ICT Predictions 2012

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ICT Predictions 2012 From The European ICT Research Network

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ICT Predictions 2012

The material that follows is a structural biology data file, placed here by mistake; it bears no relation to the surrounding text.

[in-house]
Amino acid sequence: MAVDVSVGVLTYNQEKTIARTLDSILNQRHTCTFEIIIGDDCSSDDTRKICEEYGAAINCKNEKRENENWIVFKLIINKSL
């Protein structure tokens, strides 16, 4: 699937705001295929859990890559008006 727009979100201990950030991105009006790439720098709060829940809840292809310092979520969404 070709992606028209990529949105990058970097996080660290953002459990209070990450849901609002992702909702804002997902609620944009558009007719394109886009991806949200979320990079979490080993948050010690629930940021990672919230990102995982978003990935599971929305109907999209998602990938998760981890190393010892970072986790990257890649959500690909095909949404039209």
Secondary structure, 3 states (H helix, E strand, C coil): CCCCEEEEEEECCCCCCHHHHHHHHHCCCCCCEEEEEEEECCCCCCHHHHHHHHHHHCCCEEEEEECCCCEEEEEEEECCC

1. 1. The ICT Research and Consulting world is changing fast. Clients require more for less, demand quality services and are not prepared to pay premiums for brand recognition. Traditional ICT research firms have contributed significant value in the past, but now market is fragmenting, a new wave of “boutiques” are sprouting and many smart analysts are now working as independent professionals. By operating across Management Consulting, Advisory Services, Events and Marketing Services, we are today facing a new breed of independent ”Market Makers”. They are often well known in an industry that appreciates the intellectual freedom, original approach and independent judgment of these new influencers who are in a condition to provide quality services at lower prices without being encumbered by the high cost structures of the traditional firms. On the other hand these new players prize a lot the intellectual and professional freedom that this new status enables them to enjoy, as the Web and the Social Networks make their geographical location totally irrelevant. So we believe there are all the conditions to enable the ICT Community to benefit from this new network of competences, and these new “Market Makers” to take advantage of the wider market potential, of the additional business opportunities, and of the flexible set of complementary skills that an extensive virtual network are opening up for them. The Predictions 2012 is a “catalyst” event to enable the process of building of a virtual “ICT Research Network “. This is why a number of independent ICT Analyst and “Boutiques” have agreed to launch a first “Crowd-forecasting” exercise, that now results in this first set of “ ICT Predictions 2012”. We believe that these “Predictions” provide an original view of some of the relevant trends that are characterizing the ICT world, with a particular focus on Europe. Perhaps the final output is still a bit heterogeneous, but it will improve over time. We trust that the ICT Industry and market will find this first step of our still embryonic “ICT Research Network” interesting and valuable. Contributors The following independent analysts and firms have contributed to this document: 1. Pim Bilderbeek, The METISfiles, Amsterdam. e:pim@themetisfiles.nl 2. Jaime Garcia Cantero, Madrid. e:jaimegarciacantero@gmail.com 3. Claus Egge, clausegge.com, London. e:clausegge@clausegge.com 4. Martin Hingley, ITCandor, London. e:mhingley@itcandor.com 5. Simona Macellari, The Innovation Group, Milan. simona.macellari@theinnovationgroup.it 6. Roberto Masiero, The Innovation Group, Milan. roberto.masiero@theinnovationgroup.it 7. Puni Rajah, The Governance Board, London. puni@thegovernanceboard.org 8. Peter Perregaard, Copenhagen. peter.perregaard@gmail.com 9. Carsten Schmidt, HENRY Corporation, Copenhagen. cs@henrycorporation.com 10. Ezio Viola, The Innovation Group, Milan. ezio.viola@theinnovationgroup.it© The ICT Research Network Page 1 of 6